It may be more valuable to analyse Frampton’s thesis in terms of science’s general shift towards recognising patterns in the apparently random and chaotic behaviour of all non-static entities. More than critical theory, the concept of viral infection does much to explain how architecture has always developed – in aesthetics and in culture, in every place at every phase of civilised history. Randall Collins, Peter Watson and Theodor Zeldin have done the hard yards (as we say colloquially in Australia) to explain how powerful are meetings of particular humans in particular places at times when circumstances allowed their ideas to flourish.
What else but the particular mental chemistries of individuals, and their impulsive interactions with political allies, can explain why China’s architecture remained traditional and insular – apart from foreign enclaves in Shanghai – until the Communist revolution of 1949, yet has always infected neighbouring Japan and Korea? Why else was the architecture of the Italian Renaissance imitated in late nineteenth-century Russia and neighbouring Finland – and throughout the Western world during the postmodern 1980s? Why are there obvious Japanese and Tibetan qualities to certain temples in India’s southwest coastal province of Kerala that are not seen anywhere else in that country? Why is Chicago’s nineteenth century city so strongly reminiscent of Berlin, and many of its key twentieth century towers designed by German refugees? Understanding how these cross-flows have occurred is one delight of travel for any disciple of architecture.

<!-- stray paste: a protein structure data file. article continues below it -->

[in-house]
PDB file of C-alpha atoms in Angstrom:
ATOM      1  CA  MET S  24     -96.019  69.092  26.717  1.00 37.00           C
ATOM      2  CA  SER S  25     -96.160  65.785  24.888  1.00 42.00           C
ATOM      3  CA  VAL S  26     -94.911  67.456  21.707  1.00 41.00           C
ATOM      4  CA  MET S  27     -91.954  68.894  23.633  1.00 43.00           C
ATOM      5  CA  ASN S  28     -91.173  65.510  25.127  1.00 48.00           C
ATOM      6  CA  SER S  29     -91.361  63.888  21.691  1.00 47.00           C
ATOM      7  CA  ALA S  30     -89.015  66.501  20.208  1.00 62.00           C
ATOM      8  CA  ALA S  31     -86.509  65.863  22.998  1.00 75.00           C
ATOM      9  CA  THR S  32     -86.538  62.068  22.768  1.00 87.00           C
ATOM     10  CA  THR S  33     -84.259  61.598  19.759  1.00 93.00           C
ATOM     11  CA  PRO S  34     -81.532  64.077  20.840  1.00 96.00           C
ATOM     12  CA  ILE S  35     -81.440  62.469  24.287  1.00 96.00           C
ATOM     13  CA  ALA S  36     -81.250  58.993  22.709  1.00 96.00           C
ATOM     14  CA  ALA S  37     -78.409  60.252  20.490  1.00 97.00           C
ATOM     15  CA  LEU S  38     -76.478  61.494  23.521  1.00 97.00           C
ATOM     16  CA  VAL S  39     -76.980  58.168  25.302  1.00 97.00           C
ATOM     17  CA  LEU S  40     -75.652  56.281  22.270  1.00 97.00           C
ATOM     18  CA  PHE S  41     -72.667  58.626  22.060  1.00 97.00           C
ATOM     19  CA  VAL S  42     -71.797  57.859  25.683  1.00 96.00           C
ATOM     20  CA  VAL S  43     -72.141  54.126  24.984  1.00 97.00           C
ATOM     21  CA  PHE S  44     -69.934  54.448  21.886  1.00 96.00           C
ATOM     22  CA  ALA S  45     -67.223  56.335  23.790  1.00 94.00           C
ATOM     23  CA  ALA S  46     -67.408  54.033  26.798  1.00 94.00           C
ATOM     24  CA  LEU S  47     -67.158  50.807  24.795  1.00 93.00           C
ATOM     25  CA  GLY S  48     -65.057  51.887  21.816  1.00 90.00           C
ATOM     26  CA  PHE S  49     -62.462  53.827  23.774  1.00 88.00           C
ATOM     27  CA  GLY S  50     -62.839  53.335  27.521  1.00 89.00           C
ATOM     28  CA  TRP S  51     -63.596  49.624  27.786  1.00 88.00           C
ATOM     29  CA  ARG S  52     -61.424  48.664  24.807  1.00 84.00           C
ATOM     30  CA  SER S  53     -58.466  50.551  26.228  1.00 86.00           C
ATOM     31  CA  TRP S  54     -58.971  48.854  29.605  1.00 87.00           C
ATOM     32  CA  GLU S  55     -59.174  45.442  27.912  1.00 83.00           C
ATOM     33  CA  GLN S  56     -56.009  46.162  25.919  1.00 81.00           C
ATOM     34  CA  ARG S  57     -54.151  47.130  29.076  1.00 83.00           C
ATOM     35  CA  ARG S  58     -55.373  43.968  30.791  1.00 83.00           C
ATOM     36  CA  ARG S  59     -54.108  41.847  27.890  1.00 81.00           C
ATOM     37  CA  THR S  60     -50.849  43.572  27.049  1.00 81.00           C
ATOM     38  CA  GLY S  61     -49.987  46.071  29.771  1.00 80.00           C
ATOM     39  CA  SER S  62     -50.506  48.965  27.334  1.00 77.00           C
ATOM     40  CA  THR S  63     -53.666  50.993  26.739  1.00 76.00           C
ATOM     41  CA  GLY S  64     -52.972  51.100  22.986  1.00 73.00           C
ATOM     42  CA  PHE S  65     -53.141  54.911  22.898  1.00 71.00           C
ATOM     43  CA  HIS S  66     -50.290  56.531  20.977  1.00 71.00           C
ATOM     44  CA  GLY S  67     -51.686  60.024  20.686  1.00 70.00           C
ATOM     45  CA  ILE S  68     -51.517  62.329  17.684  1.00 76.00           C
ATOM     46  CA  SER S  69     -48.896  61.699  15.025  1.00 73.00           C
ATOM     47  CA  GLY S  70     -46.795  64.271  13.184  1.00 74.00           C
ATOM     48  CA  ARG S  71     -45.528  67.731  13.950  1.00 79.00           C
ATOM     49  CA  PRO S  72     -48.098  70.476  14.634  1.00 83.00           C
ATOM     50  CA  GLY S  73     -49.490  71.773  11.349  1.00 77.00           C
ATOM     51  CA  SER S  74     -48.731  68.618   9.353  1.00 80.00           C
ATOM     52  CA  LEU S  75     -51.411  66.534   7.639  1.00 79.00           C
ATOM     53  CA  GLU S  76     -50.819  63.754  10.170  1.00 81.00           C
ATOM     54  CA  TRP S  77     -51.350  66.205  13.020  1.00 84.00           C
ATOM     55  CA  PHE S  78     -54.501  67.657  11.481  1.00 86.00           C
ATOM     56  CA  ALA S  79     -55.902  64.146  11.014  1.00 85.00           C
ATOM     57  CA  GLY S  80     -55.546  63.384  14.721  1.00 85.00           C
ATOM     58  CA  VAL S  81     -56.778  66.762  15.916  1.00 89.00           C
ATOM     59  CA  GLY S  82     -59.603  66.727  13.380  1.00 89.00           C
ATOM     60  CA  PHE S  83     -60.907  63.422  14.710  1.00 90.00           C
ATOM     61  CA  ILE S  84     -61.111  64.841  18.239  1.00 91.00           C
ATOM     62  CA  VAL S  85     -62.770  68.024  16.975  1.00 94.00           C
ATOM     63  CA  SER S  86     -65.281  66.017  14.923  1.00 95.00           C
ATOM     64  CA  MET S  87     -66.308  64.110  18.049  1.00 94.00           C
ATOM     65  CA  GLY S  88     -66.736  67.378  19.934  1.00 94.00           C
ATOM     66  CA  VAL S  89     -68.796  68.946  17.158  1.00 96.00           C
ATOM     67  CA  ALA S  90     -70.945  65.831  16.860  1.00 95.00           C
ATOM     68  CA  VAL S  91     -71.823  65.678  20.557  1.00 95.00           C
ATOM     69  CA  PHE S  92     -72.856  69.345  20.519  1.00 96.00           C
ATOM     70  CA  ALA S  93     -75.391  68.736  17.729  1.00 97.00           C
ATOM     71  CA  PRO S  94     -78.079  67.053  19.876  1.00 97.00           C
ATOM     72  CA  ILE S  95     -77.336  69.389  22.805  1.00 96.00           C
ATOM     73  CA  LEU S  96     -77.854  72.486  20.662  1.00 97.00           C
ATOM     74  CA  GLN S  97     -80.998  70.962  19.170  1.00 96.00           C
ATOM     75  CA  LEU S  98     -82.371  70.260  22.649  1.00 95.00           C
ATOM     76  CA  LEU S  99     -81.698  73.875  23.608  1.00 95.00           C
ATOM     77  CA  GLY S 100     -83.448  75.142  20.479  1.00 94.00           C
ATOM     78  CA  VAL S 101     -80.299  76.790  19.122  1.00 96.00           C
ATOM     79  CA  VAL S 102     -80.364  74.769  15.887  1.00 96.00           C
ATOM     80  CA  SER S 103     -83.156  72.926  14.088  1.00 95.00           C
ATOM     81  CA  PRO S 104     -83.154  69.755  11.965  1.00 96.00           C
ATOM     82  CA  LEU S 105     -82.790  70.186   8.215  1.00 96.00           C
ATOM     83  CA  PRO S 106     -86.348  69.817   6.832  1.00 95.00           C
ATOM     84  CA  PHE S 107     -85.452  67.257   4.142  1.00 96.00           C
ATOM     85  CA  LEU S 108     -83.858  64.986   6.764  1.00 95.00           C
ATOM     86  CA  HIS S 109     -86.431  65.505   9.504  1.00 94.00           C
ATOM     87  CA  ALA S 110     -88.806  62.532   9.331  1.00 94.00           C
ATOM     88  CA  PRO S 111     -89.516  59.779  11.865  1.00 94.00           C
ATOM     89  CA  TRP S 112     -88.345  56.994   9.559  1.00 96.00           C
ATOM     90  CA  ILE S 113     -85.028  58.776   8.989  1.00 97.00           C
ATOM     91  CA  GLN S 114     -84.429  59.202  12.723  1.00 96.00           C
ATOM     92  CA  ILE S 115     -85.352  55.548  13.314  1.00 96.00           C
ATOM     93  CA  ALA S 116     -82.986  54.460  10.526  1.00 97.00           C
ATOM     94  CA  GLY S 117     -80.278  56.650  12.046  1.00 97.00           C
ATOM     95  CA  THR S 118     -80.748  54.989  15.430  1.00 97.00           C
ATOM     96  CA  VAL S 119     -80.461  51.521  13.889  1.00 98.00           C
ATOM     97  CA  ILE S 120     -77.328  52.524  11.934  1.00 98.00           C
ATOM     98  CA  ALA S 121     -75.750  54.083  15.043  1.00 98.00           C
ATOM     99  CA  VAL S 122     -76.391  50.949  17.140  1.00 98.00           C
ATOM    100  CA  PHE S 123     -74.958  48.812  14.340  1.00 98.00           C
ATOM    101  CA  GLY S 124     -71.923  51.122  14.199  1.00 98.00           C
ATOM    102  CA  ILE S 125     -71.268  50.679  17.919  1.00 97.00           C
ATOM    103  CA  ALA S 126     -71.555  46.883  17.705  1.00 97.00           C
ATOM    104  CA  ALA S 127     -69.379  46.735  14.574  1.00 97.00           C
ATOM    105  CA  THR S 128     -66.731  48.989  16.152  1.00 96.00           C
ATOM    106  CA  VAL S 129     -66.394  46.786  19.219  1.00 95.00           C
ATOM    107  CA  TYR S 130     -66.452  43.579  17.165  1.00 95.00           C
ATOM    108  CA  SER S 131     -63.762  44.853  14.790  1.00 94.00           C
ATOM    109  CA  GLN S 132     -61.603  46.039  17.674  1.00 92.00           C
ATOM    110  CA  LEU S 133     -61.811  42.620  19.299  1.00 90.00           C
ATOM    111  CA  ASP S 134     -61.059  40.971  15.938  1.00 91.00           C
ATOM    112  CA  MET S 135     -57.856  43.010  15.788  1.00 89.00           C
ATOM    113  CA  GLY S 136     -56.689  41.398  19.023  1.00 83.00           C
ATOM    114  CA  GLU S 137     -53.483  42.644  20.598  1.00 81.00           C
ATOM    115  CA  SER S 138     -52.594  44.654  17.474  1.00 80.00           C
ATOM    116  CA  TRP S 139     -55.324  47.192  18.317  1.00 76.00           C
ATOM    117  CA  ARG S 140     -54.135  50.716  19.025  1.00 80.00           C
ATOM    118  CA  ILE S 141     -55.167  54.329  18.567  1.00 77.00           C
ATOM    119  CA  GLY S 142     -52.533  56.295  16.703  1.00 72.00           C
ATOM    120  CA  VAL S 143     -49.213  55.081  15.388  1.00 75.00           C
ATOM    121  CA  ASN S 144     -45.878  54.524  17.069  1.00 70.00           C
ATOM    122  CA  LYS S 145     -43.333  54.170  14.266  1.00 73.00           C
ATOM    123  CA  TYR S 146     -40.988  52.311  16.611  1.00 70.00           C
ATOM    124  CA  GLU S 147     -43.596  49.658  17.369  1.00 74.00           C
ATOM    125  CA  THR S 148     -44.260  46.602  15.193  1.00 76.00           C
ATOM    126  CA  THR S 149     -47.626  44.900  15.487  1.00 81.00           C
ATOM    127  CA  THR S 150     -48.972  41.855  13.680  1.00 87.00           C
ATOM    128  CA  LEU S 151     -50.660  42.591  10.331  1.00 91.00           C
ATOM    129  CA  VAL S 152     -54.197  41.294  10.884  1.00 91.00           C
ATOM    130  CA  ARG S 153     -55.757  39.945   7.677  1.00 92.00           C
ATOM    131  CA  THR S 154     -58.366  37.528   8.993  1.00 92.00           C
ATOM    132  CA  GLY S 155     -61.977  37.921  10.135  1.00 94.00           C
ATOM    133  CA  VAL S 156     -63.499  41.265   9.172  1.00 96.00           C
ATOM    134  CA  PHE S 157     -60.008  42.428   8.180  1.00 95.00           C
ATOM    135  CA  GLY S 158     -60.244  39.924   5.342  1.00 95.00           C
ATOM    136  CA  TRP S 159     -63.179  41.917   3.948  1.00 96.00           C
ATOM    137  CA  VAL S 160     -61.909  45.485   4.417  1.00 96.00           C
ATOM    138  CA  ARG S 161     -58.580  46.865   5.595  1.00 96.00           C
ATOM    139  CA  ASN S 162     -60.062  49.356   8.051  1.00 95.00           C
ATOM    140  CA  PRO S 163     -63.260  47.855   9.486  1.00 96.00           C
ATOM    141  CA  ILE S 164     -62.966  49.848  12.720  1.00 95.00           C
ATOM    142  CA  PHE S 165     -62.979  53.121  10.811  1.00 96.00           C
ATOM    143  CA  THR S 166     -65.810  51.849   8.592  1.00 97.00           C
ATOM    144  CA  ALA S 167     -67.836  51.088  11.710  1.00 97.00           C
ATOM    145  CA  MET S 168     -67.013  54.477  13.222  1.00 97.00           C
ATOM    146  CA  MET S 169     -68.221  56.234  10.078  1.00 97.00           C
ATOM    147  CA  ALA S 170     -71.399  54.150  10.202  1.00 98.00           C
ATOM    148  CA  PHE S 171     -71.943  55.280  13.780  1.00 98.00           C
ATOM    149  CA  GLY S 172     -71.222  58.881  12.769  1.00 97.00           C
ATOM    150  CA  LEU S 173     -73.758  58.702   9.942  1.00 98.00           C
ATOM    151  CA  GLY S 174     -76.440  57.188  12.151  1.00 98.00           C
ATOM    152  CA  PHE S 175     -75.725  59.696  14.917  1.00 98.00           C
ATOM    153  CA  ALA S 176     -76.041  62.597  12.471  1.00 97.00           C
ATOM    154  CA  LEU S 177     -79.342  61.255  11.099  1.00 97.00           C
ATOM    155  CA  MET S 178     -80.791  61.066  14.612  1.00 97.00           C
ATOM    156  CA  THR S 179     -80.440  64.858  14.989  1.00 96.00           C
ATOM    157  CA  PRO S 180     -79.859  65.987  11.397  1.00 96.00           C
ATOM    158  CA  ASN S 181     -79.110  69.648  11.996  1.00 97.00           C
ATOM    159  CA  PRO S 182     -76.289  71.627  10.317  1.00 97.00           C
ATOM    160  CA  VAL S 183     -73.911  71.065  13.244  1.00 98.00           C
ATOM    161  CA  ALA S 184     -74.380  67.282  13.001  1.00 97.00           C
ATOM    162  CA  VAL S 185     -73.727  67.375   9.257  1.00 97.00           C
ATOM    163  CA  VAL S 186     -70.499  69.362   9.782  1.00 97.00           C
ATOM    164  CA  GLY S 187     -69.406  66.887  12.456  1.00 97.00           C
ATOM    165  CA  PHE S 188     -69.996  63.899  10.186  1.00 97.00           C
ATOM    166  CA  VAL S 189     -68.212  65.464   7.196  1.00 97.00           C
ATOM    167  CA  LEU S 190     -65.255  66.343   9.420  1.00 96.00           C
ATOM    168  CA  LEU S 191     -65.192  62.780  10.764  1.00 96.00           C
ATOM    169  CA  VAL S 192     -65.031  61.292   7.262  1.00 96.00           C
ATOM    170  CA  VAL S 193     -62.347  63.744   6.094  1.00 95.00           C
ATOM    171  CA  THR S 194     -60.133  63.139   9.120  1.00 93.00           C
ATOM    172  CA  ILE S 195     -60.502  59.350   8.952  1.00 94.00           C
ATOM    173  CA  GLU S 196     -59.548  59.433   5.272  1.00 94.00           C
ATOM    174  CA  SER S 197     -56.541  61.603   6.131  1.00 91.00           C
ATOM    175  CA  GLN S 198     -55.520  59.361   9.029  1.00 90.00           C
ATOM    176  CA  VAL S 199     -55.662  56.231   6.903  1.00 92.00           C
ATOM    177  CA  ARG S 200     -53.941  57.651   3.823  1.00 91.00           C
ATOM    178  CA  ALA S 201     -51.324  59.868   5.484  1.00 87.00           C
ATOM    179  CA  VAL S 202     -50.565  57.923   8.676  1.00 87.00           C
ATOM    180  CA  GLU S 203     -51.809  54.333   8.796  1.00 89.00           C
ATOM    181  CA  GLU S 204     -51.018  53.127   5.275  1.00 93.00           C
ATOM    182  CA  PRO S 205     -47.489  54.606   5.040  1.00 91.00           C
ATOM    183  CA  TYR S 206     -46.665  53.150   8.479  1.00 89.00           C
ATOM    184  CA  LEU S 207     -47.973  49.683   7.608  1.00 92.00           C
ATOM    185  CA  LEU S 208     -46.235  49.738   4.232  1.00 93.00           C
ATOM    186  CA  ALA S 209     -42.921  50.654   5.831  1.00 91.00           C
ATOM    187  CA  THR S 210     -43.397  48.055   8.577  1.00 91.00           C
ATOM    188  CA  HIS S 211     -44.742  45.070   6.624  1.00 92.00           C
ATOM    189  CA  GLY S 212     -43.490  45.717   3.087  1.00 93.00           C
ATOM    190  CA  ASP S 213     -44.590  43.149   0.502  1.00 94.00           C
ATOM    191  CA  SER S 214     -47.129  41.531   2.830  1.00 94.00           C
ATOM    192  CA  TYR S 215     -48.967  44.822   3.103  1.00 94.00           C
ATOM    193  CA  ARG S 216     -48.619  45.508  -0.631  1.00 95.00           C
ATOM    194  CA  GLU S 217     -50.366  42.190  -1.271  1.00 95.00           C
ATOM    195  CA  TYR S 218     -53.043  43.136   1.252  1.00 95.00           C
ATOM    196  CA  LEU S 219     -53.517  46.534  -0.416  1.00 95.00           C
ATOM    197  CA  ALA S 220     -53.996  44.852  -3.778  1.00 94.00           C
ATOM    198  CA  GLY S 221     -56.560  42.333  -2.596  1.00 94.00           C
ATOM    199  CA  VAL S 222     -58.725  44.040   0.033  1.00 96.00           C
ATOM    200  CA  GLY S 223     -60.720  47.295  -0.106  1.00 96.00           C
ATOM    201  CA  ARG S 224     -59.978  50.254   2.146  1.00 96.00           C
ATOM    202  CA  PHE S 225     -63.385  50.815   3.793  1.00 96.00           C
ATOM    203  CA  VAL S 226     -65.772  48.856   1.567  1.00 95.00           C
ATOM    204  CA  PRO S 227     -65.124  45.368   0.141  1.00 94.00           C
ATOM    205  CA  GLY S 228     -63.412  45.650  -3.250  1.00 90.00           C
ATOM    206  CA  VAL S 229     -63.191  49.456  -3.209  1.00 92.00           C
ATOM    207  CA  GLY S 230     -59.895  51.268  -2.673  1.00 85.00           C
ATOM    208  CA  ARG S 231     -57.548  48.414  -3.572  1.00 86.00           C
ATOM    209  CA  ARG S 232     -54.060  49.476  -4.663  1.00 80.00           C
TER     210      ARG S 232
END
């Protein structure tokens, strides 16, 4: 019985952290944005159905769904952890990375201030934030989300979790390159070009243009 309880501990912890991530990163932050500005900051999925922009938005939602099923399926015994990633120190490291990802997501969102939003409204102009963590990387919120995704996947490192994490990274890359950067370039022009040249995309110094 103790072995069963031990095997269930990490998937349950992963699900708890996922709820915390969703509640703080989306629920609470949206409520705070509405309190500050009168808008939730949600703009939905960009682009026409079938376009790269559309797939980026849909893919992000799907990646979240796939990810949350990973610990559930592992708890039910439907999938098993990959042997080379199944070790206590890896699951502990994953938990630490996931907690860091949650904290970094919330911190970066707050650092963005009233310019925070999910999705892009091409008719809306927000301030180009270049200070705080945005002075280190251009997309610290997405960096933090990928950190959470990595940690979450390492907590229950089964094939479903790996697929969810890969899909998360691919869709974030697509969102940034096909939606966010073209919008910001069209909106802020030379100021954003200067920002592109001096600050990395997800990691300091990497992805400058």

Closer to my home, why do so many contemporary Sydney architects claim to design for the local climate and place using minimalist principles referenced from Japan, the Netherlands, Germany, Scandinavia, Britain, Los Angeles and Mexico? Yet Melbourne architects also claim to design for their locality using diverse international concepts: high-tech modernist, Neo-Baroque, Venturian duck strategies, fragmentation and collage, Scarpa-esque sensuality, and digital designs of erratic complexity?